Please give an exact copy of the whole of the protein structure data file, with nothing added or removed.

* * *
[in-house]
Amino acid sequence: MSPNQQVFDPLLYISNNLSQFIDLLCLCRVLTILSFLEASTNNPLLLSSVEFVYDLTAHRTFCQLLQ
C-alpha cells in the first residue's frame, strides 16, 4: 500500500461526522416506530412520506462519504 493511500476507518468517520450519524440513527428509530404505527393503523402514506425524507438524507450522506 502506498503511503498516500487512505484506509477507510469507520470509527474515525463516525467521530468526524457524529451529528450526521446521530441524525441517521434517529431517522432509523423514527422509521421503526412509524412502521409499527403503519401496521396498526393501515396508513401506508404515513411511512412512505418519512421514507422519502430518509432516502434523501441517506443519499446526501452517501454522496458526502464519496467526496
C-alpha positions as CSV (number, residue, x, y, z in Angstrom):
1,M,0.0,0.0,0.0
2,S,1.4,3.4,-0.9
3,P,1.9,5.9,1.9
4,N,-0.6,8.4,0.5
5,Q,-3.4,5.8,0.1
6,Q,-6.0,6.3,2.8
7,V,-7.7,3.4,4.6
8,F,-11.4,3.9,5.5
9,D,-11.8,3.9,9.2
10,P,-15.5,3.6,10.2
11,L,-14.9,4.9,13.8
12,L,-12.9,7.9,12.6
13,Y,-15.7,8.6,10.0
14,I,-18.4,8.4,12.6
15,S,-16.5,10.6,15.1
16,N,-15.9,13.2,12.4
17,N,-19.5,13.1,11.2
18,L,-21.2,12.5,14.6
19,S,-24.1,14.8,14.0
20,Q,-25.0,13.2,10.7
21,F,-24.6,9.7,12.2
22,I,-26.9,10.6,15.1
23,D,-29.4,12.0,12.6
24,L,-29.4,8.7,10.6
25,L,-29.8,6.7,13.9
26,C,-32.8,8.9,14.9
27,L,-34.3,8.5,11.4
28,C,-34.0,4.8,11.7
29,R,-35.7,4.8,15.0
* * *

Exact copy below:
[in-house]
Amino acid sequence: MSPNQQVFDPLLYISNNLSQFIDLLCLCRVLTILSFLEASTNNPLLLSSVEFVYDLTAHRTFCQLLQ
C-alpha cells in the first residue's frame, strides 16, 4: 500500500461526522416506530412520506462519504 493511500476507518468517520450519524440513527428509530404505527393503523402514506425524507438524507450522506 502506498503511503498516500487512505484506509477507510469507520470509527474515525463516525467521530468526524457524529451529528450526521446521530441524525441517521434517529431517522432509523423514527422509521421503526412509524412502521409499527403503519401496521396498526393501515396508513401506508404515513411511512412512505418519512421514507422519502430518509432516502434523501441517506443519499446526501452517501454522496458526502464519496467526496
C-alpha positions as CSV (number, residue, x, y, z in Angstrom):
1,M,0.0,0.0,0.0
2,S,1.4,3.4,-0.9
3,P,1.9,5.9,1.9
4,N,-0.6,8.4,0.5
5,Q,-3.4,5.8,0.1
6,Q,-6.0,6.3,2.8
7,V,-7.7,3.4,4.6
8,F,-11.4,3.9,5.5
9,D,-11.8,3.9,9.2
10,P,-15.5,3.6,10.2
11,L,-14.9,4.9,13.8
12,L,-12.9,7.9,12.6
13,Y,-15.7,8.6,10.0
14,I,-18.4,8.4,12.6
15,S,-16.5,10.6,15.1
16,N,-15.9,13.2,12.4
17,N,-19.5,13.1,11.2
18,L,-21.2,12.5,14.6
19,S,-24.1,14.8,14.0
20,Q,-25.0,13.2,10.7
21,F,-24.6,9.7,12.2
22,I,-26.9,10.6,15.1
23,D,-29.4,12.0,12.6
24,L,-29.4,8.7,10.6
25,L,-29.8,6.7,13.9
26,C,-32.8,8.9,14.9
27,L,-34.3,8.5,11.4
28,C,-34.0,4.8,11.7
29,R,-35.7,4.8,15.0